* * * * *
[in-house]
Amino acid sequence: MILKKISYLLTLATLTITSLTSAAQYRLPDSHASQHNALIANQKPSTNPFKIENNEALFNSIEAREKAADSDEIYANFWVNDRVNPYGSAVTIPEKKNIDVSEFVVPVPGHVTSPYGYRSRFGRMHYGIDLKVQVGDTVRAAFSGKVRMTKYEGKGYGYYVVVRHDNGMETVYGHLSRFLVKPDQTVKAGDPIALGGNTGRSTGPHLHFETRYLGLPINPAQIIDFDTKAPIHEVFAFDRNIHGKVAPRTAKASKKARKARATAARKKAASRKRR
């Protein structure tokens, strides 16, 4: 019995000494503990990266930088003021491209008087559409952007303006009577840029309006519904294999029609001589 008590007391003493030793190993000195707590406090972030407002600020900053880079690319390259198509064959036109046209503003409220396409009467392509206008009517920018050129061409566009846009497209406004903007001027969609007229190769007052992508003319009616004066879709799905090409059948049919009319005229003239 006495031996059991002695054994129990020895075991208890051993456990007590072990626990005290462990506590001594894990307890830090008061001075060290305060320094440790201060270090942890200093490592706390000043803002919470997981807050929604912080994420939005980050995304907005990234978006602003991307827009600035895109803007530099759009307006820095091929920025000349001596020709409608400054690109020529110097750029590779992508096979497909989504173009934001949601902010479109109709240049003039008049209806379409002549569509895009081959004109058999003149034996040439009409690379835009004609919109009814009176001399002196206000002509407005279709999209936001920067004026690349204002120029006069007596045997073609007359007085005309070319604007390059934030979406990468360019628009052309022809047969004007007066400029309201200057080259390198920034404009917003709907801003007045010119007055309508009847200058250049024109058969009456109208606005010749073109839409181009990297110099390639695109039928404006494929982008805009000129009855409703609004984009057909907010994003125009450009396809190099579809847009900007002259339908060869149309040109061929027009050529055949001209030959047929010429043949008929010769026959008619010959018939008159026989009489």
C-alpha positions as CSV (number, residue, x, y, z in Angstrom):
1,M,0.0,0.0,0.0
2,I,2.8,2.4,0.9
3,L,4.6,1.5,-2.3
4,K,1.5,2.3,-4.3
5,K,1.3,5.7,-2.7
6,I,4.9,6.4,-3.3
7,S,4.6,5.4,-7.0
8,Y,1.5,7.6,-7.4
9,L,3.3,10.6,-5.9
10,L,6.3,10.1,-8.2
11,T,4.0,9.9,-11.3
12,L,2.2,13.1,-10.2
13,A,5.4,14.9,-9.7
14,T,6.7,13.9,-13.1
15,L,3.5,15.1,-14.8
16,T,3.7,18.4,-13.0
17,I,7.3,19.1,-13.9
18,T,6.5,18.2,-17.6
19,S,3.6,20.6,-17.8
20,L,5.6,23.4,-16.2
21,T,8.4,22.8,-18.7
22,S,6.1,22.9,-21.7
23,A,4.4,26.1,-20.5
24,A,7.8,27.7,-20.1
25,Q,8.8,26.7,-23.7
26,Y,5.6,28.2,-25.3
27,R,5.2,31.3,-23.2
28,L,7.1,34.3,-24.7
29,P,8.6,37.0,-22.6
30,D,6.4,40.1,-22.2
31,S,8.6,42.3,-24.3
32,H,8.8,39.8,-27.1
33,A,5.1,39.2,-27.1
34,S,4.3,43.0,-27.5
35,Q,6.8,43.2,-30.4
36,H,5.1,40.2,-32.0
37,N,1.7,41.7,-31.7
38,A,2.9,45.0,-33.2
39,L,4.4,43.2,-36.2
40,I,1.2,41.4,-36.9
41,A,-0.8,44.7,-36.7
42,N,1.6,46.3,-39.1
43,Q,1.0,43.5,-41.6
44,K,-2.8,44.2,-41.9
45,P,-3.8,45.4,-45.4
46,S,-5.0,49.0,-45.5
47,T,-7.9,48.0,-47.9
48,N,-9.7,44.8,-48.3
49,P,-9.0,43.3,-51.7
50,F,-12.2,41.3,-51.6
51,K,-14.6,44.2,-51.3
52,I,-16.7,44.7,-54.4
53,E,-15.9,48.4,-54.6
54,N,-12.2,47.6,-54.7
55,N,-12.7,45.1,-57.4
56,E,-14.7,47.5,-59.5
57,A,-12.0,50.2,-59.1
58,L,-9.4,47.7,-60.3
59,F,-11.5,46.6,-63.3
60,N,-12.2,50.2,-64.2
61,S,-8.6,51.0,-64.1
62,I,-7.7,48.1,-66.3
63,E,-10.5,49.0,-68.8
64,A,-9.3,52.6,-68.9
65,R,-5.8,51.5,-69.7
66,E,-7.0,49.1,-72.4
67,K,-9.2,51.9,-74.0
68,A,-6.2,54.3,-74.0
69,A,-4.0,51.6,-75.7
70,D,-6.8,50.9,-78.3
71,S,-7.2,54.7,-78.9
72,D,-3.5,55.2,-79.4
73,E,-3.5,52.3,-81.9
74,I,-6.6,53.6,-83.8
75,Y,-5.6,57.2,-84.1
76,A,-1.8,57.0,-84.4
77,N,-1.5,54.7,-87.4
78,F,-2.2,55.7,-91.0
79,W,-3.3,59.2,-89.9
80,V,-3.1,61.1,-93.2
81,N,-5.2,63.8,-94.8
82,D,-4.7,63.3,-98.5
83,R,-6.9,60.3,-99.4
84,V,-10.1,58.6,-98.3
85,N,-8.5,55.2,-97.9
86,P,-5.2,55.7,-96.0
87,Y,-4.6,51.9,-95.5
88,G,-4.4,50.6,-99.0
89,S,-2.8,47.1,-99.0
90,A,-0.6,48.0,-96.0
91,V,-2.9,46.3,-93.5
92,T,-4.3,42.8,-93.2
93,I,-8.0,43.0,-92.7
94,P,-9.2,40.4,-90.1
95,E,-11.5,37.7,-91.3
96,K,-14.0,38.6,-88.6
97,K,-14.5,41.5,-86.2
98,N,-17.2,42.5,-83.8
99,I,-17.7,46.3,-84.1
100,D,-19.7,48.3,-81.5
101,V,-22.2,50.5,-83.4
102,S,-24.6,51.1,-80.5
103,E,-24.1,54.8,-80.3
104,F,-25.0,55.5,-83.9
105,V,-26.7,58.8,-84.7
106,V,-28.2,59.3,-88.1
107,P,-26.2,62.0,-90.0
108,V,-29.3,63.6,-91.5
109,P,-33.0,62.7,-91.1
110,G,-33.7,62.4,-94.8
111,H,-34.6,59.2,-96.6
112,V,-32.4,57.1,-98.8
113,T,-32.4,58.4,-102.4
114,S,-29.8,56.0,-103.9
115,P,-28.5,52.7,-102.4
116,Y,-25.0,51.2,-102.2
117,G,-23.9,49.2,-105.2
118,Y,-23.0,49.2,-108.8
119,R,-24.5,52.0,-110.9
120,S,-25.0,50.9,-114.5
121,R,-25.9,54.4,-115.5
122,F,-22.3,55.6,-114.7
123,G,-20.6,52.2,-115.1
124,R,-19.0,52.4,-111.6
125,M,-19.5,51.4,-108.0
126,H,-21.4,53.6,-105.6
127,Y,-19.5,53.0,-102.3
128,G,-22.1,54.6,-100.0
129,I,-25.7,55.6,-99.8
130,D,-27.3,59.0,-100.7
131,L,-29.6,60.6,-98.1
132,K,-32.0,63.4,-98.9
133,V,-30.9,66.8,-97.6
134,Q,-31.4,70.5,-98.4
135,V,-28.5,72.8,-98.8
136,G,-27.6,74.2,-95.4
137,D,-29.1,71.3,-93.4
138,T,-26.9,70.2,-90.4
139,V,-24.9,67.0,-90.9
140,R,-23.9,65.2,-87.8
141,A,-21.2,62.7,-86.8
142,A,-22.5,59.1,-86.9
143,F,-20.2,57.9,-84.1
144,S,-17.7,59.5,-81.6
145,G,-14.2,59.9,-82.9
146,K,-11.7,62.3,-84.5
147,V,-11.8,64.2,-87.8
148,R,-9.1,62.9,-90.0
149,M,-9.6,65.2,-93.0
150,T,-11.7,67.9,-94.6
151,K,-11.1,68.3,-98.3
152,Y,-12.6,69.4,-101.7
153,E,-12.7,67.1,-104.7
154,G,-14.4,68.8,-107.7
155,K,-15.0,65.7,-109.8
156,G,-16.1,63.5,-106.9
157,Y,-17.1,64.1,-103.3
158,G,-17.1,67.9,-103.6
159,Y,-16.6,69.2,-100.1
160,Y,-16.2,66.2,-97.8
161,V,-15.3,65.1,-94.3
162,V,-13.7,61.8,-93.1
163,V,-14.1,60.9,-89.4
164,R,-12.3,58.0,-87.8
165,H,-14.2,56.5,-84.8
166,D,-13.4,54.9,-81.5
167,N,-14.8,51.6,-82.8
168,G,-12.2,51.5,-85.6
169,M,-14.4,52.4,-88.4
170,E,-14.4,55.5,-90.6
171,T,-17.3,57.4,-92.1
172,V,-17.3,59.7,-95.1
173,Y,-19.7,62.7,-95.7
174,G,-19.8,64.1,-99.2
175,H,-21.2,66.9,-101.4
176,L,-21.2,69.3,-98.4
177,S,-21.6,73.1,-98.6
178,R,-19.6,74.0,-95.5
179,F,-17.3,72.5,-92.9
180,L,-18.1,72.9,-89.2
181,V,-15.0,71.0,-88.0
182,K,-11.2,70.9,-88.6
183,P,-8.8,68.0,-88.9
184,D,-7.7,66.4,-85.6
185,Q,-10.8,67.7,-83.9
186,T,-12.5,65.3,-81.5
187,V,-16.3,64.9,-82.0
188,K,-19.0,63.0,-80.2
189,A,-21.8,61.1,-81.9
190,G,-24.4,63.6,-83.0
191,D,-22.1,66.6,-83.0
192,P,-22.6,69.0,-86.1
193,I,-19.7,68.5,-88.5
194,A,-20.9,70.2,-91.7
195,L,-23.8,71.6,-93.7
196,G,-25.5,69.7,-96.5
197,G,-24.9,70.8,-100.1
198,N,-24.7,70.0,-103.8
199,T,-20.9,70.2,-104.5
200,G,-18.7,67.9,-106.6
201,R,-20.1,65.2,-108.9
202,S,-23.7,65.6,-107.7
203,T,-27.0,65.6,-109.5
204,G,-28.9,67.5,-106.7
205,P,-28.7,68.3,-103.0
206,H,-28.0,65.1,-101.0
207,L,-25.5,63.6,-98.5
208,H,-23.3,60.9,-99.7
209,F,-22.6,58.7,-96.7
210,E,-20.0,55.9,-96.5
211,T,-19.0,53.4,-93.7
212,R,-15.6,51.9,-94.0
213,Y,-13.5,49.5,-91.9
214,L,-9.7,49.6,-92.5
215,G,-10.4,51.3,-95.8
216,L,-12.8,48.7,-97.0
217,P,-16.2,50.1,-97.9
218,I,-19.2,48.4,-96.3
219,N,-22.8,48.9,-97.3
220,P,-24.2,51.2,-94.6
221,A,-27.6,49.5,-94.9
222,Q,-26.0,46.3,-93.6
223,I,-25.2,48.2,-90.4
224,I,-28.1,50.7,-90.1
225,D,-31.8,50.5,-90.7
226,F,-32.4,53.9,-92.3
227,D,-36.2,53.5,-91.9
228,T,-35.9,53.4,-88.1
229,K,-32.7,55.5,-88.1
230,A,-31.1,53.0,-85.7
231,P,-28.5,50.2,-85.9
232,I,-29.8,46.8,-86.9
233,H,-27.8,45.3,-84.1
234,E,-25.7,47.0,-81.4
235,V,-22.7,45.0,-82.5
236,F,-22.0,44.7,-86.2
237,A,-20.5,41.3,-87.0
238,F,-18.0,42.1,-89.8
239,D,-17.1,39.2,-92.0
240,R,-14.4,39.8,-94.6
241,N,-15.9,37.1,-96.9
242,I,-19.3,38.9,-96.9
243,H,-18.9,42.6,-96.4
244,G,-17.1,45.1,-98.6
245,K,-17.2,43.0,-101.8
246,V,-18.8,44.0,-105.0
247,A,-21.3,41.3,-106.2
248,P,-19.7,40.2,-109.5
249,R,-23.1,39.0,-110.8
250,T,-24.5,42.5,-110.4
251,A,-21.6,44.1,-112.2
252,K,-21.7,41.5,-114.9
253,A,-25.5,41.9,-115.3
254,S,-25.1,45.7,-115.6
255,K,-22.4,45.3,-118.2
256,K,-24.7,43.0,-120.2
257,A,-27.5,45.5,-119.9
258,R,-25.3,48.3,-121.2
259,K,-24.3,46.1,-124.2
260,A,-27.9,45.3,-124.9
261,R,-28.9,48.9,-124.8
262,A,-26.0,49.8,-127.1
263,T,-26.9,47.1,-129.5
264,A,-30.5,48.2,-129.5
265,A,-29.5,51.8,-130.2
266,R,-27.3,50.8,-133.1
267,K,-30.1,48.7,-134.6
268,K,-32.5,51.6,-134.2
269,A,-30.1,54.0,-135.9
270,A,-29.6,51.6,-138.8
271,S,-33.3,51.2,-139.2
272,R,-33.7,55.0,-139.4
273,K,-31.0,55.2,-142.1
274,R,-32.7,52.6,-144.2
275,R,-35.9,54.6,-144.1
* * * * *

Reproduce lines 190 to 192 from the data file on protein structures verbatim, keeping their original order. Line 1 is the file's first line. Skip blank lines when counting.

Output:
186,T,-12.5,65.3,-81.5
187,V,-16.3,64.9,-82.0
188,K,-19.0,63.0,-80.2